Budget won’t be populist but realistic
- With the Finance Ministry working on the new budget, Finance Secretary Yubaraj Bhusal has a busy schedule these days. Prithvi Man Shrestha of the Post caught up with Bhusal to talk about the annual financial plan, its priorities and policies. Excerpts:
May 22, 2014-
The Finance Ministry has been working on an early budget this year. How is the budget preparation moving forward? Will the budget size remain within the ceiling set by the National Planning Commission?
After completing discussions at the National Planning Commission (NPC), we are now close to completing discussions at the Finance Ministry level. Our plan is to wrap up the budget discussion at the ministry on Friday. The ceiling given by the NPC is Rs 596 billion. The size may fluctuate by Rs 2-4 billion which is natural in every budget making process.
As this budget will be the first one following the second Constituent Assembly election, expectations are high. What will be the specialty of the new budget?
The budget won’t be populist but realistic. It has been prepared based on the approach paper of the 13th Interim Plan which aims to graduate the country to developing country status from the current level of least developed country. The common minimum programme (CMP) has also been taken into consideration in the budget making process. The main priority of the government will be energy and hydropower development in particular.
The government will create an investment environment for increased investment from others by aiding domestic and foreign investors through modalities like public-private partnership and public-private-people partnership. The second priority is other infrastructure such as road, irrigation and river control initiatives.
The third priority is the agriculture sector. Under the agriculture sector, increasing production, expansion and mechanization of farming as guided by the Agriculture Development Strategy (ADS) and making available improved seeds and animal feed to farmers will be the measures taken.
Will the government also increase investments in the energy sector?
The government does not have massive resources to invest in the energy sector as it consumes huge capital. However, there won’t be a resource gap in national pride projects like the Upper Tamakoshi Hydropower Project. We are also initiating projects like Nausyalgad, Rahughat, Budhi Gandaki, Maiwa Khola and Madi Khola. Given the limited resources of the government, our biggest focus will be creating a conductive investment environment. China Construction Bank, Exim Bank and European Investment Bank are ready to invest in the sector.
What will be the distinctly new policies in the new budget?
As land acquisition for various development projects including transmission lines has been problematic, we are preparing to introduce a policy under which land will be evaluated the same way for all purposes. The government will compensate owners for the land acquired at the market price and tax will also be imposed based on the market price. The value will be the same for the private sector, general public and banks. The government has reached a conclusion on introducing this policy and we are arranging the necessary process for this. The budget will announce this policy and the necessary arrangements will be made to amend a few laws to implement this policy.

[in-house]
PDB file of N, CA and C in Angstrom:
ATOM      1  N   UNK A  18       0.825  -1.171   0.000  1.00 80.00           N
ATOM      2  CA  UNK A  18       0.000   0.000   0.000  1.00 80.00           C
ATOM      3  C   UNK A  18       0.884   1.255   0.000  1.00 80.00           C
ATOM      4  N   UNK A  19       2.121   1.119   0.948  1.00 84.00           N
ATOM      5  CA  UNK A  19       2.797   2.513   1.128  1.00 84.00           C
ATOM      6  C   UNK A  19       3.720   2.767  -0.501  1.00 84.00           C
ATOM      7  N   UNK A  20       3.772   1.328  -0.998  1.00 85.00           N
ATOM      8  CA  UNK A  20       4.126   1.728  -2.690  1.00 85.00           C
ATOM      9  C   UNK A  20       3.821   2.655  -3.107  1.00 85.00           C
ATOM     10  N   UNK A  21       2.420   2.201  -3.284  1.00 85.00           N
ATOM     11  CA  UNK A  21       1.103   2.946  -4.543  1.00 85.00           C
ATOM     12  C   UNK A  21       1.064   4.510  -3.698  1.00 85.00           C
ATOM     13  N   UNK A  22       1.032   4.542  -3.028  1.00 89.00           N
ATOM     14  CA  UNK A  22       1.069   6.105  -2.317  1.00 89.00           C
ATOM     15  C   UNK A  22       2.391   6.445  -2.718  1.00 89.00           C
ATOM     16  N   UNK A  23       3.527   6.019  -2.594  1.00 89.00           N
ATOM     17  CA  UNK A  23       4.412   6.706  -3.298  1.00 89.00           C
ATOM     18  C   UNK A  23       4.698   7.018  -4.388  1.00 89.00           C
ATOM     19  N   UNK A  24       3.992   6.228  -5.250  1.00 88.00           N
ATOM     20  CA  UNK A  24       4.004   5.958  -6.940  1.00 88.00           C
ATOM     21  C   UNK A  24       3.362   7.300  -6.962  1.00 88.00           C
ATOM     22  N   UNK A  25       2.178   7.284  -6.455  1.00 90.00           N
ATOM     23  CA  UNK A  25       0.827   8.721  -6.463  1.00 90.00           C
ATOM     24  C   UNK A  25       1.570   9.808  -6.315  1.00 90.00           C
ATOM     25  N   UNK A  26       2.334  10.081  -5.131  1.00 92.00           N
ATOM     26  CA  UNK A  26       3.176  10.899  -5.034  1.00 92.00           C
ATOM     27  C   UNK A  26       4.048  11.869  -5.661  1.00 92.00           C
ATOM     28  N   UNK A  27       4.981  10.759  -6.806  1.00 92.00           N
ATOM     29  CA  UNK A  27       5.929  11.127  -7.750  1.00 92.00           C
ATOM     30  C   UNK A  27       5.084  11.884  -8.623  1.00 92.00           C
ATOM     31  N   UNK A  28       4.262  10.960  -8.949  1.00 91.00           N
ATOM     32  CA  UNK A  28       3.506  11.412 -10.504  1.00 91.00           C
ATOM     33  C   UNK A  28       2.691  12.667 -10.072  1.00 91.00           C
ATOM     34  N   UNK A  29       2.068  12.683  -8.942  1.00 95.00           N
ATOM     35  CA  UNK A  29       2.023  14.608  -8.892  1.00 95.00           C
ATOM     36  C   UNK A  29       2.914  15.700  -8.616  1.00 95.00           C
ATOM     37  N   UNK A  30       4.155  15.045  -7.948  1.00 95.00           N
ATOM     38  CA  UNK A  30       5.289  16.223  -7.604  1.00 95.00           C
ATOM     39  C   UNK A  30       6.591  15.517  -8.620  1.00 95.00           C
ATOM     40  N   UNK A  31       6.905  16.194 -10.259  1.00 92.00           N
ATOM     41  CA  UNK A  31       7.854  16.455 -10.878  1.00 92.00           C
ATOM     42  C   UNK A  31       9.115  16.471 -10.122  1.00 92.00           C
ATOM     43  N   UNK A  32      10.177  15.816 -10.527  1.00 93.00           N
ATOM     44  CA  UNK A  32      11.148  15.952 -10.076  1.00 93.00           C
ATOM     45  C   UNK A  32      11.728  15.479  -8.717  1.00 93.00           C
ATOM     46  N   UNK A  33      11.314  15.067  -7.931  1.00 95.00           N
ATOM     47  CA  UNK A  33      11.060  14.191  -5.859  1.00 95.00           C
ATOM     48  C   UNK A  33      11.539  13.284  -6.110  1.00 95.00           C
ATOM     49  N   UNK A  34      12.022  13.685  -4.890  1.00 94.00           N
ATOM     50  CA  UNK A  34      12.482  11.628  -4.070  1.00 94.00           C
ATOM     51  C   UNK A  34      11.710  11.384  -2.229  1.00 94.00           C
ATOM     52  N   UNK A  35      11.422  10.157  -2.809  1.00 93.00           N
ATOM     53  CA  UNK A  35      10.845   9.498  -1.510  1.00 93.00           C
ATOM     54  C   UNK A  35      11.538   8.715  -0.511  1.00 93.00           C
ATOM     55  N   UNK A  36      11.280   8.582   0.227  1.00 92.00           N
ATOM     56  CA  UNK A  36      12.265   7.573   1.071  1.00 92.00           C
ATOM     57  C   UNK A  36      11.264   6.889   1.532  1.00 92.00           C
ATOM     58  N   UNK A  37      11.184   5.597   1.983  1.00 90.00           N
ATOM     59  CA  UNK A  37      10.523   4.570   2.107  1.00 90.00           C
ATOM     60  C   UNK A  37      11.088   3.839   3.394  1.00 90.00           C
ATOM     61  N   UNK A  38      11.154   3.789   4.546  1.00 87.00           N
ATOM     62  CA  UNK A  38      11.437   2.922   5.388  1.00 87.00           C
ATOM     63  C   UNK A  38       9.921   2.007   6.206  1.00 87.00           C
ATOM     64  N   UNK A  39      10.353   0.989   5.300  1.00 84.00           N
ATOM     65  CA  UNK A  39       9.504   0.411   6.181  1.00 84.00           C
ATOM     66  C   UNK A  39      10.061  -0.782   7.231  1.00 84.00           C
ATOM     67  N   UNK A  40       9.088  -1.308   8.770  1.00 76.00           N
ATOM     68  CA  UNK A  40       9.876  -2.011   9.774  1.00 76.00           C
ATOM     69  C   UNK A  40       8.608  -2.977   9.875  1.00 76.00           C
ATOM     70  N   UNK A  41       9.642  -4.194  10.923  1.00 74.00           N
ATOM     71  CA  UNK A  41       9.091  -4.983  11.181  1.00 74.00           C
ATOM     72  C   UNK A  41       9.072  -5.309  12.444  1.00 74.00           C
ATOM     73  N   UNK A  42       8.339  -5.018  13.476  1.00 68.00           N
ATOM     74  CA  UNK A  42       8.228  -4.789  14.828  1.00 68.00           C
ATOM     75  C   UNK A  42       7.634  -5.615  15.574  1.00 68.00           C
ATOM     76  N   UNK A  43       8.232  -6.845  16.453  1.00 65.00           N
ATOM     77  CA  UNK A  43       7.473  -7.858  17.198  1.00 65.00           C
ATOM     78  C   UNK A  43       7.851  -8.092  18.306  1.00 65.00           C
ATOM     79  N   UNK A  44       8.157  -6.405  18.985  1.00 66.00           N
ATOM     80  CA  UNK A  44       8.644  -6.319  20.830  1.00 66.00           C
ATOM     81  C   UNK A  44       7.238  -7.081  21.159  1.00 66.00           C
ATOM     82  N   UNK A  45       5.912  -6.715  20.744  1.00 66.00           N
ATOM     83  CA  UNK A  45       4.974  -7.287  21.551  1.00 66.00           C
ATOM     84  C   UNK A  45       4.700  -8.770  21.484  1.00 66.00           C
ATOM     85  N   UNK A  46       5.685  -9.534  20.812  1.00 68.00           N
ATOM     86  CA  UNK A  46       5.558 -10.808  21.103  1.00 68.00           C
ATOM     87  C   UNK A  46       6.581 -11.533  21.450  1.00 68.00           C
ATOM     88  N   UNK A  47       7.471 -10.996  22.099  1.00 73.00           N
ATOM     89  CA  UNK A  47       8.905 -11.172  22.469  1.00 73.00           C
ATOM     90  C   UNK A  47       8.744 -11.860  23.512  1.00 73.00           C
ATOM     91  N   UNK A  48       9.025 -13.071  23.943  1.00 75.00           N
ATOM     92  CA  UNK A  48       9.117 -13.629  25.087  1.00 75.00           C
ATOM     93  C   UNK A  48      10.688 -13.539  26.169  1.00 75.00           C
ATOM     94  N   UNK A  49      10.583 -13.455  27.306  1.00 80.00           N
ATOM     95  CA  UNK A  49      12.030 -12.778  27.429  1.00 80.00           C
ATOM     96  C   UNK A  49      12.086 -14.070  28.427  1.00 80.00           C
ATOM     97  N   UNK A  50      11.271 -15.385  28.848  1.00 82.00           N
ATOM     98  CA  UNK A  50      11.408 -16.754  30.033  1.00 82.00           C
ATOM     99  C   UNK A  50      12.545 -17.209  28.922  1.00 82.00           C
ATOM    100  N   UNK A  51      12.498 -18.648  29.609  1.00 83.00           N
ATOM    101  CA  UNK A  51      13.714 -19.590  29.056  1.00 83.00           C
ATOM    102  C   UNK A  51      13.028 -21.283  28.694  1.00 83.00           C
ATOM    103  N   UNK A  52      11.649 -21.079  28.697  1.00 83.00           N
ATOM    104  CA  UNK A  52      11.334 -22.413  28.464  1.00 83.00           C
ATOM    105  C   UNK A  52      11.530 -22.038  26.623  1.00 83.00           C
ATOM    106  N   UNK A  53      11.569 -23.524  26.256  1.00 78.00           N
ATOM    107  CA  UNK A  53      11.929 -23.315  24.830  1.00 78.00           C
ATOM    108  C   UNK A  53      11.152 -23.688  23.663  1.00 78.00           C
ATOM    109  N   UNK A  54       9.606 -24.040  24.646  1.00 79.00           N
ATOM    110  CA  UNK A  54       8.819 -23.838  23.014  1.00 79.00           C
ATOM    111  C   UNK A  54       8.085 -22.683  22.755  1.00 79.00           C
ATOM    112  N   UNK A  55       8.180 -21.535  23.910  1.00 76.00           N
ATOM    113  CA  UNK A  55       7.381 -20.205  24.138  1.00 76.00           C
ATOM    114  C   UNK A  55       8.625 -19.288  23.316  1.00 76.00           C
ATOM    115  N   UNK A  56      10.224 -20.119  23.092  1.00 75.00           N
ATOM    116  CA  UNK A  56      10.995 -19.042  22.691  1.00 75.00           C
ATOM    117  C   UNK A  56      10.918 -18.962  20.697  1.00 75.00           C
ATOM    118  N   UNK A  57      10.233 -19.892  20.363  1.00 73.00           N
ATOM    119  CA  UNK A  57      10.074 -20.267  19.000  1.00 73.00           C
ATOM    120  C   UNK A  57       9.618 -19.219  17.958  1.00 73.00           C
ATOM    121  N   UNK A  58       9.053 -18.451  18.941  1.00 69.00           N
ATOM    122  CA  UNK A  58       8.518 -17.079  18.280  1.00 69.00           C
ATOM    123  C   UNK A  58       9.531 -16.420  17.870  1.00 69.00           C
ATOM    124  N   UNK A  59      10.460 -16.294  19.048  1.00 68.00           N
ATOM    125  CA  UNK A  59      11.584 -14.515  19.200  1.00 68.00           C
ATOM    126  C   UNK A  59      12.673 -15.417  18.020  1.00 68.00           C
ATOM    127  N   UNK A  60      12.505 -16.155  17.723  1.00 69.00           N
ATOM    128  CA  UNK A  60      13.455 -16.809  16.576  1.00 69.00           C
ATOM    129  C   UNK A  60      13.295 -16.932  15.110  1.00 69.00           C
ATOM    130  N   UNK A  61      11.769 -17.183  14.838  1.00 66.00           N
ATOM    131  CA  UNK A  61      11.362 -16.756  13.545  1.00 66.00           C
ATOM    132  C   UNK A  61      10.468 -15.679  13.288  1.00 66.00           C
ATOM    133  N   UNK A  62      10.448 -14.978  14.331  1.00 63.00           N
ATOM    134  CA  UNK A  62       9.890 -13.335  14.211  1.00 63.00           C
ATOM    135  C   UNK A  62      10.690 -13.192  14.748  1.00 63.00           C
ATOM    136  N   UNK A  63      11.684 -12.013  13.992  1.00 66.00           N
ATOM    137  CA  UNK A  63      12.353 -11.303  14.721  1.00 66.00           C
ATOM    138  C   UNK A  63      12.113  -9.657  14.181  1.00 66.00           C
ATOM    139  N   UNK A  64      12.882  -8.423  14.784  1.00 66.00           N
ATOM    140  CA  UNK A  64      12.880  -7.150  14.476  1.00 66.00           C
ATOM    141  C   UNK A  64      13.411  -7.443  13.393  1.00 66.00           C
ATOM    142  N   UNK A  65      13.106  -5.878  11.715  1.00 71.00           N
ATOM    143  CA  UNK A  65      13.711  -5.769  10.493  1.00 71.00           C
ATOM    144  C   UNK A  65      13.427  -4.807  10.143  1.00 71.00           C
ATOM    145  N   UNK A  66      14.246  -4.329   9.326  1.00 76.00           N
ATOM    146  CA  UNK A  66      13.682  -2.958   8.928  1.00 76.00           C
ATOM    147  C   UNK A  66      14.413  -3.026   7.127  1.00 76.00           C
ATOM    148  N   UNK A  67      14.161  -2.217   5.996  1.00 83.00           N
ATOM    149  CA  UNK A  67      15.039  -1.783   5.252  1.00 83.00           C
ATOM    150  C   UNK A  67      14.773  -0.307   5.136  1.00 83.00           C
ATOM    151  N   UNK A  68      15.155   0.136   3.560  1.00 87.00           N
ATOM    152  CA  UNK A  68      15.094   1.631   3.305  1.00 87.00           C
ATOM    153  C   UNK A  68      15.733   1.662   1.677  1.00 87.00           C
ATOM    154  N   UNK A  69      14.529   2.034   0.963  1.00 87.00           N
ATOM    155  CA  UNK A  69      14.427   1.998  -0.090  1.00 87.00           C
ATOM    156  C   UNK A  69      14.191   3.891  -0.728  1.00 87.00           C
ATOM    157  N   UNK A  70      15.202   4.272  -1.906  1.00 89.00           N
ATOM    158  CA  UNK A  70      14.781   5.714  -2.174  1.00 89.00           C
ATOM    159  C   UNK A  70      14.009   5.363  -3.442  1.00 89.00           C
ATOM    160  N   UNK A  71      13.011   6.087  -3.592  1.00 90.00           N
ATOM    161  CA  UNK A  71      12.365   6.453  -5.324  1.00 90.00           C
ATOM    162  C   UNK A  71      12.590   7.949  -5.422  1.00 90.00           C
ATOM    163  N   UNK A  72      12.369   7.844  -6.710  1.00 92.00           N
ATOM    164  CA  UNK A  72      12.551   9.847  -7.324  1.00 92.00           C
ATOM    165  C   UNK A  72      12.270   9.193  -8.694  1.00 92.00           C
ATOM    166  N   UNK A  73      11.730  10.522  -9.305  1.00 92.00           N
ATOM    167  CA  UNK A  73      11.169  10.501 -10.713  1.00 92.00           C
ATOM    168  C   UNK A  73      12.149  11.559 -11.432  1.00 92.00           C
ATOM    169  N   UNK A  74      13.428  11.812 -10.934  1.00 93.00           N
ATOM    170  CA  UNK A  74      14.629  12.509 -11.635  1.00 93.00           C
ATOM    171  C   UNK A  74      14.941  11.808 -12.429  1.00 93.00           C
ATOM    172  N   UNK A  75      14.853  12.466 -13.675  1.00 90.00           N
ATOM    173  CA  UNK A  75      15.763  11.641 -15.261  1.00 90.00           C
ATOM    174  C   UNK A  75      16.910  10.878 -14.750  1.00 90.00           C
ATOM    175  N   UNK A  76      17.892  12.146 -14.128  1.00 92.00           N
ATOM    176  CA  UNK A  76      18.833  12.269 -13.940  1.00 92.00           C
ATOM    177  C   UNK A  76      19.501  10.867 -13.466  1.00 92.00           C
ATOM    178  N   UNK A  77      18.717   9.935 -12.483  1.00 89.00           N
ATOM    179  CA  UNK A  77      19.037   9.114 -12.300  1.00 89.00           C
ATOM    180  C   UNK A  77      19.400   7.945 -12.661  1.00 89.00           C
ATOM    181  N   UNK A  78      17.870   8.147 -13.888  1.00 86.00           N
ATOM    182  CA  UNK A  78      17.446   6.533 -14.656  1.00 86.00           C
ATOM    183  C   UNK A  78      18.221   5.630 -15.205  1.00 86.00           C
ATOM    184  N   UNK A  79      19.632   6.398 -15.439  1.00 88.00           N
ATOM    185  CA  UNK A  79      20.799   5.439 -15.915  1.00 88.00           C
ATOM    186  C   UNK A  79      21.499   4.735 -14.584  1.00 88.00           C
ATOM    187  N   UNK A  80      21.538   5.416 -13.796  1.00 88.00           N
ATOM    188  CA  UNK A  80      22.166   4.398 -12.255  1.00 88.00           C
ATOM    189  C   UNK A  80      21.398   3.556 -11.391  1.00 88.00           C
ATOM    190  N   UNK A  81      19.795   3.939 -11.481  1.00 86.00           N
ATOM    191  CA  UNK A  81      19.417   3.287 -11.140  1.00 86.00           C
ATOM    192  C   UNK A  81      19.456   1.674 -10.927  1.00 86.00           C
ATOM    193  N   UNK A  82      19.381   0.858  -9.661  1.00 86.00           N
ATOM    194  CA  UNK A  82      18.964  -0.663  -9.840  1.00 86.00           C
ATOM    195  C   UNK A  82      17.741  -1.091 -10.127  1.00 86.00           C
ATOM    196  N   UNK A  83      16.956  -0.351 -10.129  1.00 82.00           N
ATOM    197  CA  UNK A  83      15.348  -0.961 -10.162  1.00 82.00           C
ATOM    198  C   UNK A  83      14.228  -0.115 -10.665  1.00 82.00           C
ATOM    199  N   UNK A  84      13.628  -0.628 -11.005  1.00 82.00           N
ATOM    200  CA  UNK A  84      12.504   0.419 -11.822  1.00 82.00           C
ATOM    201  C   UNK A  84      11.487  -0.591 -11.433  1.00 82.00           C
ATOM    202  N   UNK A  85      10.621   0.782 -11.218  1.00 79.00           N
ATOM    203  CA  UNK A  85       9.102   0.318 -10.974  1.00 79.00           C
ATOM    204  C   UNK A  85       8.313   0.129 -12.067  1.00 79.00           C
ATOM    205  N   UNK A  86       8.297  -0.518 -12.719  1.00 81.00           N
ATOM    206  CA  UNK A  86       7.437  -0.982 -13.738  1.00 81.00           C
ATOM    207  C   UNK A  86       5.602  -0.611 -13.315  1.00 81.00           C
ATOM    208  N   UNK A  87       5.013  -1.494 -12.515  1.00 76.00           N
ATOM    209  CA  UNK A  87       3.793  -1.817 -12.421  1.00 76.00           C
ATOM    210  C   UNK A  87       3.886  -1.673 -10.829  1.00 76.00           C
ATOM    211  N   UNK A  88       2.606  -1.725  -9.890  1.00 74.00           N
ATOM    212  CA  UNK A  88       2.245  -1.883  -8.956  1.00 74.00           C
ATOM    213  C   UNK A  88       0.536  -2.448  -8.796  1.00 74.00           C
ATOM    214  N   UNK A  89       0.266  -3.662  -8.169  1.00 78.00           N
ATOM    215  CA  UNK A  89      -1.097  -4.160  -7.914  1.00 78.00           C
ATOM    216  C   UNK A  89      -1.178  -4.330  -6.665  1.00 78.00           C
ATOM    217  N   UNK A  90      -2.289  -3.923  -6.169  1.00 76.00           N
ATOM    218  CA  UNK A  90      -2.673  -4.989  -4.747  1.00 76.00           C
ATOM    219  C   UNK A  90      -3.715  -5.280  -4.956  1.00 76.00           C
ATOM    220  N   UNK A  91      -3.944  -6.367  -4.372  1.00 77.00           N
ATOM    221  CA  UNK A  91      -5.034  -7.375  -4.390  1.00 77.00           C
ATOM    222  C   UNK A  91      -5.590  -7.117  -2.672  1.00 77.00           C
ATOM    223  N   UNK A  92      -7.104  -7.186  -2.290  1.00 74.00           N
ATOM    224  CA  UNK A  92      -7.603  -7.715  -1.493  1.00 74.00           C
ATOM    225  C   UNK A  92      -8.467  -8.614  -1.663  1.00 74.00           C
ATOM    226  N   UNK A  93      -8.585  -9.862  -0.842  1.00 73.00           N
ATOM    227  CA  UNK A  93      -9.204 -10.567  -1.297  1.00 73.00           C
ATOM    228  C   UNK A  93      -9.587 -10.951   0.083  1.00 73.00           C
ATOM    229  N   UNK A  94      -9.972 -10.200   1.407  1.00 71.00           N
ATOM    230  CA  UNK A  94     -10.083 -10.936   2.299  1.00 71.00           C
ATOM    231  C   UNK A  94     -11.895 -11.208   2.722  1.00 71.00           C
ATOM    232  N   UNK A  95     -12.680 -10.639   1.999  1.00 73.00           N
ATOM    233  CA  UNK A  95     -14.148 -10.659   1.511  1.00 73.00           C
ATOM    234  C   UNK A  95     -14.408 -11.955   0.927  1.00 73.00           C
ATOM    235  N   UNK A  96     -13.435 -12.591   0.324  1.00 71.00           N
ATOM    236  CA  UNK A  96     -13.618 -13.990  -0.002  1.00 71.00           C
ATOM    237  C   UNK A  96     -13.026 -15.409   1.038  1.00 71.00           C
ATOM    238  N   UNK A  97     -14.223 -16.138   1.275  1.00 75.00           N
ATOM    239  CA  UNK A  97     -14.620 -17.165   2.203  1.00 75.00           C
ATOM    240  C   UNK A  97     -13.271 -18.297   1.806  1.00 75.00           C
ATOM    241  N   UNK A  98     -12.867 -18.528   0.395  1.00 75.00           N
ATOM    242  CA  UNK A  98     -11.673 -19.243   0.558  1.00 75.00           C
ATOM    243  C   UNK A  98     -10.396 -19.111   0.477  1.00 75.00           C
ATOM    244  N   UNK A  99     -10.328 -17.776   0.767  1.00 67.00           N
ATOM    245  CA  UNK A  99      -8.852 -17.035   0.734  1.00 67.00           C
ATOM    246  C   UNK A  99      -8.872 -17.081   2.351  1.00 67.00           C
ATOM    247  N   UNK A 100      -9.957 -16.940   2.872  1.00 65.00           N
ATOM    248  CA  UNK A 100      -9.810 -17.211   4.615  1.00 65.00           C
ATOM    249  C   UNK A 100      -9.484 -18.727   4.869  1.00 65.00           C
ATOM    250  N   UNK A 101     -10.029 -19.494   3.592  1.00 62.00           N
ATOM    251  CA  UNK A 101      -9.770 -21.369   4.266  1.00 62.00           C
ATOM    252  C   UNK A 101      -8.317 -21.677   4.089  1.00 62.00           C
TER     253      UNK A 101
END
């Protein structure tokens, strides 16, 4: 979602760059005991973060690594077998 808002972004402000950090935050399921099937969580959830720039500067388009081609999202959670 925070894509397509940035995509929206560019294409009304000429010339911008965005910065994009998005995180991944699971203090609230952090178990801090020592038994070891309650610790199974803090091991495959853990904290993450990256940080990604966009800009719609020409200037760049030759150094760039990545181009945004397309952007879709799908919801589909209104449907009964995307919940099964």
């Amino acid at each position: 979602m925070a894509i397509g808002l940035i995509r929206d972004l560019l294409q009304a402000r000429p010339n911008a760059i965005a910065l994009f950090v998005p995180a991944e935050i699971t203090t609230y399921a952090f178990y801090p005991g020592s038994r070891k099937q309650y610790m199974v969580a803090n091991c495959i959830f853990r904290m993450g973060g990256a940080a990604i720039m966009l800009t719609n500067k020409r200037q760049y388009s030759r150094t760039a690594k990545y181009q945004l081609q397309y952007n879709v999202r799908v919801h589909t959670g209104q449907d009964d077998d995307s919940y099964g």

This year’s budget will be coming almost a month earlier than usual. But there are still questions about the implementation aspect. Will the new budget address this issue too?
We are going to amend Public Procurement Act which is expected to address the implementation problem due to procurement related problems. The new act will also address the problems being faced by Nepali missions abroad regarding purchasing land and selling their assets. The current PPA has not envisioned that there will be government offices outside Nepal. If the Nepal Embassy has to sell a car, it cannot follow the PPA. This is an issue to be addressed by the law rather than the budget. We are drafting a Fiscal Responsibility Act which envisions institutionalizing the existing system and simplifying the process of budget implementation.
The Finance Minister has been talking about second generation reforms. Will the budget announce some measures on them?
There will be a policy statement in the budget. The second generation reform measures are basically related to removing obstructions and simplifying the process. Particularly, legal and governance reforms will be major components of these reforms.
Will the budget increase the salary of government employees?
This time, no salary rise will be announced, but unnecessary allowances will be cut.
The Office of the Auditor General has been critical of the massive tax exemptions and cuts arguing that such incentives have not been beneficial for the country. Will there be a review of the tax exemptions in the new budget?
As far as tax exemption is concerned, we are going to review it. We have received a report regarding the subject.
Will the budget take any new initiative to increase tax collection?
It is too early to talk about the tax regime as it is something we keep secret and decide at the last moment. We will definitely take measures to expand the tax net. For example, there might be a provision that all salary holders must obtain a PAN card to be eligible to receive their pay.
We have to create a strong revenue base considering that we are aiming to graduate the country to developing country status from the current position of least developed country.
Published: 23-05-2014 09:03